And, to provide creativity, Foran procured Larnell Cole, Billy King and Jake Mulraney.  All have shown occasional flashes of talent.  None of them have managed to sustain it for even a whole 90 minutes, let alone a run of games.

Unlucky with injuries and let down by senior players...
Foran has not been blessed with the luck of the Irish.  To lose a player as important as central defender Josh Meekings for much of the season is unfortunate.  Add in McNaughton's travails, and the ongoing knee problems afflicting Aaron Doran, plus an ever-revolving cast of injured players heading onto the treatment table for a few weeks at a time, and one can perhaps partially forgive the lack of any rhythm and consistency.

Worse, those remaining from the heady days of that Hampden triumph chose a rather bad time to collectively lose form.  David Raven, Ross Draper, Greg Tansey, Gary Warren...these are the players any manager would rely on to provide experience and backbone.  All four have had rotten seasons.  In Tansey and Draper's cases, some of that is down to their manager's failure to utilise them properly (more of that later).  Raven is now 32 and has simply gone from being a 'seven out of ten every week' player to a 'six out of ten' one.

Warren's dip is the most frightening.  One Ross County fan I talked to compared it to the way Grant Munro went from being a decent Premiership centre-back to a Highland League player in a single summer.  He just suddenly got old; he became even slower in action, and appeared slow in thought as well.  Foran has spent all season waiting for the defender to get over his slump.  Maybe he never will?

A collective malaise seems to have swept over almost all the senior players.  In goal, Owain Fon Williams has been hampered by back problems which have eroded his confidence badly.  Iain Vigurs has had a nightmare season and become the fans' whipping boy.  Only left-back Carl Tremarco, the club's Player of the Year by miles, and the returning Billy Mckay have done themselves justice.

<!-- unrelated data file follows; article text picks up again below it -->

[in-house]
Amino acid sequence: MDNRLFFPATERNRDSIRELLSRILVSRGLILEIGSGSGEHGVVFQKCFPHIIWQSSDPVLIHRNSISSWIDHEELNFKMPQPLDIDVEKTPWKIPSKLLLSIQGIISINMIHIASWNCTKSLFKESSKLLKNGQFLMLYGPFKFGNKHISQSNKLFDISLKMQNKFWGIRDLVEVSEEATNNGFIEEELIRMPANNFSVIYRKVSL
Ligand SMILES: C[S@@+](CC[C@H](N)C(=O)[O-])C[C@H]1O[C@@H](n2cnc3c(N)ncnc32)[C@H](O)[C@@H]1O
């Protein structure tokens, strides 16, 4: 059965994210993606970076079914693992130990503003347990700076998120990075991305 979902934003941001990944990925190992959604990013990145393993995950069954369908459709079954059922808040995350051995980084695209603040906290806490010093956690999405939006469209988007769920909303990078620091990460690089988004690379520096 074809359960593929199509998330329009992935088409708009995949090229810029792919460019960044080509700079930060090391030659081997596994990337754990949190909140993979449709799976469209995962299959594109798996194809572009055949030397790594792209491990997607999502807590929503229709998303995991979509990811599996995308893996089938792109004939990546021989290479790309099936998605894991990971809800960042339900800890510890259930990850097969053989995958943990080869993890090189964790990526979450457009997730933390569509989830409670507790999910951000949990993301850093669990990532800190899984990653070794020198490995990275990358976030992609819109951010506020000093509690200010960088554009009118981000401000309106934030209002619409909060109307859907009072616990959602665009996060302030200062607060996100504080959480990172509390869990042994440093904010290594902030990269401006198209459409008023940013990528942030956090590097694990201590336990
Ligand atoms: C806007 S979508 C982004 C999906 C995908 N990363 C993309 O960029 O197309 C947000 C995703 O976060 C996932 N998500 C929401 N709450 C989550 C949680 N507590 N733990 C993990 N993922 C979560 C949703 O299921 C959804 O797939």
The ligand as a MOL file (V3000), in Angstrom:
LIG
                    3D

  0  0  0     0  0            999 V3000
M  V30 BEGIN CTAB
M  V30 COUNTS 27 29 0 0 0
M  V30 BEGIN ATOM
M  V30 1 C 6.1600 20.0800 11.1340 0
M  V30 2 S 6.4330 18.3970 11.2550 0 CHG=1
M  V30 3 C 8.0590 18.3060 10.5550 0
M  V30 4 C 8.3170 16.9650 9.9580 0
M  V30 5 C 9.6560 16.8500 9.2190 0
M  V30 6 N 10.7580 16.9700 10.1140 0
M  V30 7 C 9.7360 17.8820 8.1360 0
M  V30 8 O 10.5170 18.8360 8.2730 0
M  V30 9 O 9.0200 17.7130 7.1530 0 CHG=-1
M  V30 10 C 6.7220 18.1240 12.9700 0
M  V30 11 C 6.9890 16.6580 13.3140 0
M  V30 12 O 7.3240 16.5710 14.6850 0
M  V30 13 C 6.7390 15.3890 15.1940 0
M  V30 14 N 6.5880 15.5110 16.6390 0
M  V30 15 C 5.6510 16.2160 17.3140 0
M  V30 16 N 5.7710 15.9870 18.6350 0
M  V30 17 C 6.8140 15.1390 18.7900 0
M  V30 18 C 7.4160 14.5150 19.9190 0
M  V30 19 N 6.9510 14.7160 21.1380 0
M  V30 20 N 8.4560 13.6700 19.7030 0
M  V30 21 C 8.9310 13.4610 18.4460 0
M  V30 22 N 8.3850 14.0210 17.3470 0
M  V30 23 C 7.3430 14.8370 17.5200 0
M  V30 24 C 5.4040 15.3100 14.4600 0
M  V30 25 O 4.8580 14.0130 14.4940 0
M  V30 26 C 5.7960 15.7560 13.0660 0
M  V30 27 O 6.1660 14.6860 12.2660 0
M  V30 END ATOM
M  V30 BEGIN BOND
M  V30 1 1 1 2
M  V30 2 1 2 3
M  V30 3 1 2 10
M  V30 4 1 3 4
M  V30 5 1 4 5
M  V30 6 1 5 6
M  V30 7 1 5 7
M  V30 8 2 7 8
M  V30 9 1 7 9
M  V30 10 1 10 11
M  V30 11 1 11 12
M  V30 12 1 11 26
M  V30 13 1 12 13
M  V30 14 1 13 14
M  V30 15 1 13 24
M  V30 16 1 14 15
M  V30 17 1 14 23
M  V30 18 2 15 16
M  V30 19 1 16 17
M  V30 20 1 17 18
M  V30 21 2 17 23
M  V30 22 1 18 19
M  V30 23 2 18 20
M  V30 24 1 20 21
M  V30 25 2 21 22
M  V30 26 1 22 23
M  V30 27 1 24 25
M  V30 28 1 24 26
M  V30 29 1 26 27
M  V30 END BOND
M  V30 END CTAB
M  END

...but most of the problems are of Foran's own making
So far this reads like an attempt to sympathise with Foran, to absolve him of blame.  That's about to change.  For plenty of the manager's problems are of his own doing.  Some flaws have been glaring from the beginning.  Others have become dreadfully obvious as the campaign has progressed.

The most blatant is his lack of tactical acumen.  Sometimes, such as in the defeat to Aberdeen I dissected for The Terrace in November, injuries have limited what he can do and it hasn't been hard for the opposition to expose the team's frailties.  Most of the time, he has no such excuse.  Derek McInnes had twigged that attacking the space left by the rampaging Tremarco with a striker would cause havoc.  On Hogmanay, Ross County did the exact same thing by deploying Liam Boyce in that area.  Even after the Aberdeen game, Foran had done nothing to identify and compensate for this weakness.

Moreover, on both occasions, and many others, the opposition had recognised that Tremarco was the sole 'out-ball' for Caley Thistle; cut off the supply to him on the left and they would punt the ball aimlessly forward.  This has been a characteristic of the dreadful run of the last five months.

Admittedly, Foran has tried to solve this, but with little joy.  He tried using a big striker, Lonsana Doumbouya, only for his teammates to resort to thumping it long even when they didn't need to.  He tried playing Vigurs in a deeper role alongside Tansey to improve retention of the ball, but this backfired spectacularly - Vigurs' lack of familiarity with that position, plus his lack of defensive awareness, made it harder to win possession in the first place and stifled Tansey's creativity, as well as costing many a goal.

More recently, bringing back Billy Mckay added some class to the attack, but the players still keep peppering him with high balls.  Draper keeps being pushed up the park to provide a target for these, on the assumption that he can hold up the ball because he is big.  He can't.  He is useful at breaking up play when it is in front of him, and not at all skilled in holding it up with his back to goal.  

And yet Foran has been using him like this for most of the season.  Bizarrely, the team's two best performances, home wins over Dundee and Rangers, have both come when Draper has played in his preferred defensive midfield role, with Liam Polworth providing energy and Tansey free to playmake as he does so well.  And yet the manager has reverted back to the previous tactics within a matter of a few games each time, even though they haven't worked at all.